ox

  4. Wow, what a powerful article – the thought of a future without antibiotics is truly terrifying. As a doc (I’m a resident in Internal Medicine), I see dozens of people every day who would absolutely be dead without modern antibiotics. I’ve seen patients come in septic, confused, blood pressure tanking and minutes away from needing ICU; a few hours later after fluids and antibiotics, they’re completely different people.

    We are certainly much nearer than most people think to the world describes by McKenna; we’re already seen a frightening increase in antibiotic-resistant bugs like MRSA, VRE, and ESBL. The few “big gun” antibiotics that we count on to treat these stubborn infections are being pulled out more and more, and it’s only a matter of time before widespread resistance develops. Further compounding the problem is the fact that there are no new antibiotics under development; they’re such a low-profit drug that no company wants to invest the millions of dollars needed for research and development.

    I think we all have a responsibility to try to decrease antibiotic resistance; physicians in particular, but also patients, in recognizing that demanding an antibiotic prescription from a doc for a mild viral illness is seriously irresponsible.

  5. Great links! I found the TIME article really disturbing – what with it saying it ran from most fun to most useful and nearly ending with a drone that can carry 2000kg of weapons. How can they truly believe we live in a world where the ability to kill masses of people whilst sitting safe in an office in the attacking country is something useful?!?

  6. 23 and me is great. I have the MTHFR gene and 23and me test for that. Treating that is so important for prevention of disease and many conditions women face.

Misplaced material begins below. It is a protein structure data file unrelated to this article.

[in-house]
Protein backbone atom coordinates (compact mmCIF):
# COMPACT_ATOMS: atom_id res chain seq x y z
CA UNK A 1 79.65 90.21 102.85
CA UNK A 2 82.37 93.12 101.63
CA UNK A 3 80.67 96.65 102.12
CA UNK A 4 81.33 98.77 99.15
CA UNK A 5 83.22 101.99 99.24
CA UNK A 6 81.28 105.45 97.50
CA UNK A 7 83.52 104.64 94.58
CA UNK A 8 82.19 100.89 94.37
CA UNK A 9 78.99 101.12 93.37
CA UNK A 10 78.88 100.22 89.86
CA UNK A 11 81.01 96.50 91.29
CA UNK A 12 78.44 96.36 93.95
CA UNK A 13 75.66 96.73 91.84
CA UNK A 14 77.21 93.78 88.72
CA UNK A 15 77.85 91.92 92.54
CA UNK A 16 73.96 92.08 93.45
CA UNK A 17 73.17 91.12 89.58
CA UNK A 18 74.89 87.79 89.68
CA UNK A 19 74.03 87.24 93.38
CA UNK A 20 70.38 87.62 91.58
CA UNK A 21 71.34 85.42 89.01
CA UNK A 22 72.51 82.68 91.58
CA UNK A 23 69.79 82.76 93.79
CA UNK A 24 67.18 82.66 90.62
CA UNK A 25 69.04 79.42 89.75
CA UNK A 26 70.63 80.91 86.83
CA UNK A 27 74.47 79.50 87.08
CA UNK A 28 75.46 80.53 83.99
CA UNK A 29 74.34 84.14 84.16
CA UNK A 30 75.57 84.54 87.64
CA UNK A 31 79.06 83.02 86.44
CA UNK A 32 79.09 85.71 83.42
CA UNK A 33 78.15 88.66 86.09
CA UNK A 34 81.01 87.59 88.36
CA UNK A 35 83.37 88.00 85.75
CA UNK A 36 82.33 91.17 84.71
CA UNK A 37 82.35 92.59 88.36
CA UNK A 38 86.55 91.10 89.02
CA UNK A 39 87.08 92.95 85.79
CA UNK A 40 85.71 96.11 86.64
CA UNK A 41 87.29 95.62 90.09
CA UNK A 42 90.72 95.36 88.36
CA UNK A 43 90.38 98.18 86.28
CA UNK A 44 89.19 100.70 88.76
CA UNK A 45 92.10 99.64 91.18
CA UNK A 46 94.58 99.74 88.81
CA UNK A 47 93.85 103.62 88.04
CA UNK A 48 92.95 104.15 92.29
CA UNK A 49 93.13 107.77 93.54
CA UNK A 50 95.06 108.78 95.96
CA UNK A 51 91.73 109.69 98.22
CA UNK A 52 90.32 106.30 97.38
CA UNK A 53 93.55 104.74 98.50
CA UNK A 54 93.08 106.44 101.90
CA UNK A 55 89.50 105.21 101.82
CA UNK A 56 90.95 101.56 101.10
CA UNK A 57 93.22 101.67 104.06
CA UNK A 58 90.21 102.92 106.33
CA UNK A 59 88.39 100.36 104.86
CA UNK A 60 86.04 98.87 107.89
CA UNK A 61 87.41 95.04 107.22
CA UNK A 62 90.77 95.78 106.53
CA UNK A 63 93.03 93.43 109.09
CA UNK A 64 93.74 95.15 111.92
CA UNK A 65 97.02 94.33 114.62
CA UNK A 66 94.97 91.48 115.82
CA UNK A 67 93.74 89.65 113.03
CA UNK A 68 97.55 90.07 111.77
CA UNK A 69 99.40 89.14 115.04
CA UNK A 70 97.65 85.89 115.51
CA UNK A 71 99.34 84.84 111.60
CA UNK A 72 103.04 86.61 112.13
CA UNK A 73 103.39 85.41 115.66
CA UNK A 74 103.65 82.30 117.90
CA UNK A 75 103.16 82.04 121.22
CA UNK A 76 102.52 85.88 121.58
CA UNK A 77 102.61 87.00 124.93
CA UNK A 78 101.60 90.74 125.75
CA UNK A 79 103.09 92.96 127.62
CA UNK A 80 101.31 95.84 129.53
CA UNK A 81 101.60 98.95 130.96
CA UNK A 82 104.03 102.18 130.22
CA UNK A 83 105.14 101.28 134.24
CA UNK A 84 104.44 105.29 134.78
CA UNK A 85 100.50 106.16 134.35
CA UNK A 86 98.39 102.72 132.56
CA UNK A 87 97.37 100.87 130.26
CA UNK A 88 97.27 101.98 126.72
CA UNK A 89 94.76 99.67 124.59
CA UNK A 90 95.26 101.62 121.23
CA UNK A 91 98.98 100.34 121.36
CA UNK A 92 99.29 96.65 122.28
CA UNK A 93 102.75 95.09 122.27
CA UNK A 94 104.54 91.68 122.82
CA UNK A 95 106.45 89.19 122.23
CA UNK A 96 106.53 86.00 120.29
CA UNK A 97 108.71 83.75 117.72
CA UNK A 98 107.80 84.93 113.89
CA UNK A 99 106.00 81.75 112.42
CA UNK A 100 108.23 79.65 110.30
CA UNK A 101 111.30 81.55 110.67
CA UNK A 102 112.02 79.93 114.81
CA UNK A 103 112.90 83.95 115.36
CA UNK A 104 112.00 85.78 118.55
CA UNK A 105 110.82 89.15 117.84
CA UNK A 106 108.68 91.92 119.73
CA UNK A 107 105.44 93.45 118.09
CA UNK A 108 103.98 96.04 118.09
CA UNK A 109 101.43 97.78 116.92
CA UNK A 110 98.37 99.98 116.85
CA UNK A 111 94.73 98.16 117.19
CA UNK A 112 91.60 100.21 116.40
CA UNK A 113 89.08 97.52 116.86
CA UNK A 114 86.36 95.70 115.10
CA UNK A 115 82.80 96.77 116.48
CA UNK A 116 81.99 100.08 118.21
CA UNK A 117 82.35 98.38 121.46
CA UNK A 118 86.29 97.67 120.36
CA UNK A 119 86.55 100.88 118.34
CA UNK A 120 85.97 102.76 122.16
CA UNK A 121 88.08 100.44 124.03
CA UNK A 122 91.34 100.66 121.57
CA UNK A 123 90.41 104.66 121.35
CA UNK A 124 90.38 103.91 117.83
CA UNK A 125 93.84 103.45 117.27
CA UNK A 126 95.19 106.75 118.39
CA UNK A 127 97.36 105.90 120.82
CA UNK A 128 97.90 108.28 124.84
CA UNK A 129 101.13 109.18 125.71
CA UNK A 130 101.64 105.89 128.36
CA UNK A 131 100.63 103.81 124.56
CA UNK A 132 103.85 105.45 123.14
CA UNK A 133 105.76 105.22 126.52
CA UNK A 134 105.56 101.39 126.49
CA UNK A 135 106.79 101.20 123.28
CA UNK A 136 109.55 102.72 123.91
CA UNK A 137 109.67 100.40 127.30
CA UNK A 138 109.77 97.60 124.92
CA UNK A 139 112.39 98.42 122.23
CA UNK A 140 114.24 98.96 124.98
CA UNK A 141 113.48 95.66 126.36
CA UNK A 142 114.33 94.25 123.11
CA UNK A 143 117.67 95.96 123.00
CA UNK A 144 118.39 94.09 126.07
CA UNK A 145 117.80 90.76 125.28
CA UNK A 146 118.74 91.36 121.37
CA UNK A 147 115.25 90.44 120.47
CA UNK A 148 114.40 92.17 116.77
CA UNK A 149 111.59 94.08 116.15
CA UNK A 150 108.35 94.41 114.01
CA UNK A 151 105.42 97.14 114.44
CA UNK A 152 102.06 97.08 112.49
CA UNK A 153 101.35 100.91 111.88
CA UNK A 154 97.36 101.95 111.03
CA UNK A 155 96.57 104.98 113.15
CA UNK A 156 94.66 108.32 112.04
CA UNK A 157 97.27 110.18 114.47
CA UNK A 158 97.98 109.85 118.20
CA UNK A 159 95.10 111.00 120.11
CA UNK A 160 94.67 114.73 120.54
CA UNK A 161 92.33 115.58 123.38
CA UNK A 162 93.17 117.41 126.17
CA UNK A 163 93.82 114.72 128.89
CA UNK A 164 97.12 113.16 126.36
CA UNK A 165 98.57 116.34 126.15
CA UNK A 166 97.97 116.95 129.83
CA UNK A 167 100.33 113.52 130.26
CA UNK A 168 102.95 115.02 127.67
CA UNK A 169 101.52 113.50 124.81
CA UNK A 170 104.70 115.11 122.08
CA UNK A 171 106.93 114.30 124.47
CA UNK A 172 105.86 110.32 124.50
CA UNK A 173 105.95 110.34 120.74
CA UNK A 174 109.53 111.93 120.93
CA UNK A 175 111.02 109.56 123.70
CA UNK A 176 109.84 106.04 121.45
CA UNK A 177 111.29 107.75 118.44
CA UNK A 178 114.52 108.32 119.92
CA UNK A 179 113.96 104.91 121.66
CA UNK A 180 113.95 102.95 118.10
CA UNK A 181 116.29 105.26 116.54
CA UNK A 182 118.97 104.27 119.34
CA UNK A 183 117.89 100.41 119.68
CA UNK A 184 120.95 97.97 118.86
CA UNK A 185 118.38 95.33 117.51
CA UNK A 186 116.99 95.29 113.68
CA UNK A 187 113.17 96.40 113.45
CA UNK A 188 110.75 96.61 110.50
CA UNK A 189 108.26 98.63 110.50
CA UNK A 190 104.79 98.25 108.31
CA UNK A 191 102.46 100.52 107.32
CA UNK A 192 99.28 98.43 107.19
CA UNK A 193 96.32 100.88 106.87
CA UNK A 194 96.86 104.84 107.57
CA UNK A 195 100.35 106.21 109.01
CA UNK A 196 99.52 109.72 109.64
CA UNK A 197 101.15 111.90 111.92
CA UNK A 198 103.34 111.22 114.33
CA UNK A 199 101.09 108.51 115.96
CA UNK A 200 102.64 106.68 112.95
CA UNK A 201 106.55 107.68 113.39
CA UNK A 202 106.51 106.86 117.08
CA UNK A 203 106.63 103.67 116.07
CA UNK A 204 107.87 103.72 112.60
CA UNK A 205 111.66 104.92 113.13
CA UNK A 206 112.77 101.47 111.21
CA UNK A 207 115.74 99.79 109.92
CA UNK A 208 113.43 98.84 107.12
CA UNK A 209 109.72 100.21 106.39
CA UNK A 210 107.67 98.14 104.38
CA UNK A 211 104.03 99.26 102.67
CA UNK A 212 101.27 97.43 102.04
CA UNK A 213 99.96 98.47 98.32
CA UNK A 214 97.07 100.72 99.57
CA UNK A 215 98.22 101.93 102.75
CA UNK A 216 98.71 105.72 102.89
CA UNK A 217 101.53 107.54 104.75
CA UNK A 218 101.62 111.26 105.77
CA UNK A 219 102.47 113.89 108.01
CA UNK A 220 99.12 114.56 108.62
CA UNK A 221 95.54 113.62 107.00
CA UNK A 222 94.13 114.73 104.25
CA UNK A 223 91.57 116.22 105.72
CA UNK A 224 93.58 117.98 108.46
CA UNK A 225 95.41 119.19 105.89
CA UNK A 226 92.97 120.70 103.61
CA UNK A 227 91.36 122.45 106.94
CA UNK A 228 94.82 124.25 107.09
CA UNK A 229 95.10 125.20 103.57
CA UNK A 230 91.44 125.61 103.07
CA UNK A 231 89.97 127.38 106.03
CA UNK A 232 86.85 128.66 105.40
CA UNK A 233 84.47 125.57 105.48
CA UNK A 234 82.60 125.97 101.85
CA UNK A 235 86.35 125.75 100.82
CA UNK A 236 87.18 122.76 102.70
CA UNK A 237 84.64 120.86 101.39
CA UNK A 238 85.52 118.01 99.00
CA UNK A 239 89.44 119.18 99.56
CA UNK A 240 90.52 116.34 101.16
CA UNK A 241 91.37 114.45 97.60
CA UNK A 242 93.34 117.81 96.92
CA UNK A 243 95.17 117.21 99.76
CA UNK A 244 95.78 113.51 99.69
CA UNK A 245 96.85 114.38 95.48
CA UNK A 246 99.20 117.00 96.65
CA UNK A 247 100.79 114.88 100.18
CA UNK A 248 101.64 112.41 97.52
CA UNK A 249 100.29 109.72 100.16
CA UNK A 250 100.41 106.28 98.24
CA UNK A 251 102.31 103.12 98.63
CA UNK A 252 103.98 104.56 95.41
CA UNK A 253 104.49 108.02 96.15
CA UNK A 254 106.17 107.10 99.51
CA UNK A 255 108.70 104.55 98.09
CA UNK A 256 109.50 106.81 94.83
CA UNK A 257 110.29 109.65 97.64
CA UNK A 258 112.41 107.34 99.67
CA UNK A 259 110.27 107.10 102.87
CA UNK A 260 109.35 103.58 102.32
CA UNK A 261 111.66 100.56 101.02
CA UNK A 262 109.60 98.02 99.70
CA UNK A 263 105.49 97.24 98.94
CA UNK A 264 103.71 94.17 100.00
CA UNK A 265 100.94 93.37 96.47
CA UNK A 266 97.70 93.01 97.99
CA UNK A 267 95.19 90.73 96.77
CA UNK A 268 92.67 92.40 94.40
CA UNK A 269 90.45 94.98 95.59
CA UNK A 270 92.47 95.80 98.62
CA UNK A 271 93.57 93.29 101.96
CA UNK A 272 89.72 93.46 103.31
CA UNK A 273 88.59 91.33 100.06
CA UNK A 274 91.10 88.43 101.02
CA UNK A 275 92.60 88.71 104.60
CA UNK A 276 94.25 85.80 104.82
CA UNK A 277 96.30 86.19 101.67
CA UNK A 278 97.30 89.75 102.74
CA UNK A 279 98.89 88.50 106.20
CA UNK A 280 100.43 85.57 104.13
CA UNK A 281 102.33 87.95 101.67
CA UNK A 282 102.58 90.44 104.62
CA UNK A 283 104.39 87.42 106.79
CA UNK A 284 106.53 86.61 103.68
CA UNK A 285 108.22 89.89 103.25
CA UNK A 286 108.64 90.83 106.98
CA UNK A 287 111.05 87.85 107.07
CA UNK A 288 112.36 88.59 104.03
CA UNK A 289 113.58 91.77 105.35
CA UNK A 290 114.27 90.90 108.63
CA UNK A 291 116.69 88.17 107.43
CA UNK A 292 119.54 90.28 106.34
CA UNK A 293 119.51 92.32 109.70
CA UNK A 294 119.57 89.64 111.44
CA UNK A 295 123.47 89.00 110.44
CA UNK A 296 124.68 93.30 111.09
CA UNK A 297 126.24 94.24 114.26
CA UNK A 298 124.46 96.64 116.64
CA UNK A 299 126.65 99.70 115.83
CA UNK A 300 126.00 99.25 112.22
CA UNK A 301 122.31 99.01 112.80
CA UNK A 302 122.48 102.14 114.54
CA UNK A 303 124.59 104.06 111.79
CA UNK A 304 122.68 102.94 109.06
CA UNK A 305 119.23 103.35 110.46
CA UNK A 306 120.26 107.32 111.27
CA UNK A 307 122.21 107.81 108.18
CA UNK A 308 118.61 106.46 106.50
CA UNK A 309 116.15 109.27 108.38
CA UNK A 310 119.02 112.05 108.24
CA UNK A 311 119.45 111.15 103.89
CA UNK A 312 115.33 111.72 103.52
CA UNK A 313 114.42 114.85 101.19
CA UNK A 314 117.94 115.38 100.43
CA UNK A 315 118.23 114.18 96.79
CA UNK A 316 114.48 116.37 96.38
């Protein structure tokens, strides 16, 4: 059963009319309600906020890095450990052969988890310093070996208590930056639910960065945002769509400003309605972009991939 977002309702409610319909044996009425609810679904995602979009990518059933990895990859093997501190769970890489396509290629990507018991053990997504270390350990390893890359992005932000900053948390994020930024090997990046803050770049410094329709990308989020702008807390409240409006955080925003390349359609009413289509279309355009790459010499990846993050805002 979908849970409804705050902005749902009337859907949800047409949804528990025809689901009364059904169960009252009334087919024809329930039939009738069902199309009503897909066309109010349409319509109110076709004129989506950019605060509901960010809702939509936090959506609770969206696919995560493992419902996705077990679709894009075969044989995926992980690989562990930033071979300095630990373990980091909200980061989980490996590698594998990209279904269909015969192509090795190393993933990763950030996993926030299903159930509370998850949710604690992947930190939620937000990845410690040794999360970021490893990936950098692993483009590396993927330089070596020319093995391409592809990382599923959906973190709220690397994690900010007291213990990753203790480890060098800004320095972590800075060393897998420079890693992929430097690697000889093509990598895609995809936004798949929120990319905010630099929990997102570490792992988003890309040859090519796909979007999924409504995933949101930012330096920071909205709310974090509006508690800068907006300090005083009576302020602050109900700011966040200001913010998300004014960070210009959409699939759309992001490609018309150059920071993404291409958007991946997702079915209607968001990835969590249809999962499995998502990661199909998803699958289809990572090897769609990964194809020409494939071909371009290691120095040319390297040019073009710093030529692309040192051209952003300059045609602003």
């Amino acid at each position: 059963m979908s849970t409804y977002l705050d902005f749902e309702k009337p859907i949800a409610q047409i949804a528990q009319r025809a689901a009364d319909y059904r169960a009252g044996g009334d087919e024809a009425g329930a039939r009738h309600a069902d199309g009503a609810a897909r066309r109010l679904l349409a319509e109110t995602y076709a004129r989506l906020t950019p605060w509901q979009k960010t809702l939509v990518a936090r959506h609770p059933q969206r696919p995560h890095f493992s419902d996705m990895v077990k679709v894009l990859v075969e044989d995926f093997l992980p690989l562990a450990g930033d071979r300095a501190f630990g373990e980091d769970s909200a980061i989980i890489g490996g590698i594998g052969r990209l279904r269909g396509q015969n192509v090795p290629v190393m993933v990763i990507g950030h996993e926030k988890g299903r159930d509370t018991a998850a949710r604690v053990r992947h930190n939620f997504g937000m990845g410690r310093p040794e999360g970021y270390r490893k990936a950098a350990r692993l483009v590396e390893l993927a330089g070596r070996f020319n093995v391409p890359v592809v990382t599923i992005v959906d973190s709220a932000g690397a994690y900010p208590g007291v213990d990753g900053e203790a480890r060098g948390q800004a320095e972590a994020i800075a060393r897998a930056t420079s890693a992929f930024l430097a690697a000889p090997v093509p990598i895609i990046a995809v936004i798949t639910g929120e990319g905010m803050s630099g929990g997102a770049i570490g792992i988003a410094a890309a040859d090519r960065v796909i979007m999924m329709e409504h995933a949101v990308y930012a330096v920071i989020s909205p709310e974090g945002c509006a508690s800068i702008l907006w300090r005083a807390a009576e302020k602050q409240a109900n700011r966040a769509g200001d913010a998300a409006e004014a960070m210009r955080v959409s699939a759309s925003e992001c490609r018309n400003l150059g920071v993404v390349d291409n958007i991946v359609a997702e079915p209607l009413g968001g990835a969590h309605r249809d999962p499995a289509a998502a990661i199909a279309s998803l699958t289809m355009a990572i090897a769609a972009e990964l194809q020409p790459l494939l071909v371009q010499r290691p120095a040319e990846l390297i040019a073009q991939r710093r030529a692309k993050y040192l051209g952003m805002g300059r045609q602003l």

As someone who relies on long term antibiotics, I hate to think of people being even more strict with giving them, in the case of lyme disease and other tick borne infections. It’s already hard enough to get them covered by insurance and a doctor to prescribe them. (although easy if you have chronic acne) However, I also use herbs to help fight infection and I think they need to be looked at for more acute cases of bacterial and viral infections. They tend not to be as strong, but are better at fighting more strains and different forms of bacteria whereas antibiotics are more specific.

  7. those cranberry orange mini tarts look to die for! i got a little holiday shopping done (ONLINE!!) myself 🙂 you couldn’t pay me to go out into that kind of crazy! the 23andme thing is really interesting and i’ve been hearing about it for years but i have to ask…do you *really* want to know all that? i mean, knowledge is power in some sense (in terms of preventive care) BUT how is it going to impact the ‘paranoia’ factor of your health you know? complicated stuff.

  8. The exposé of the AHA was really interesting Gena- thanks for sharing. Honestly, I didn’t even know such an organization existed, but if they’re not doing their job properly than there’s virtually no point in them existing. Here’s to hoping this article wakes a lot of people up to such cruel and alarming practices in the film industry and provokes a call to action.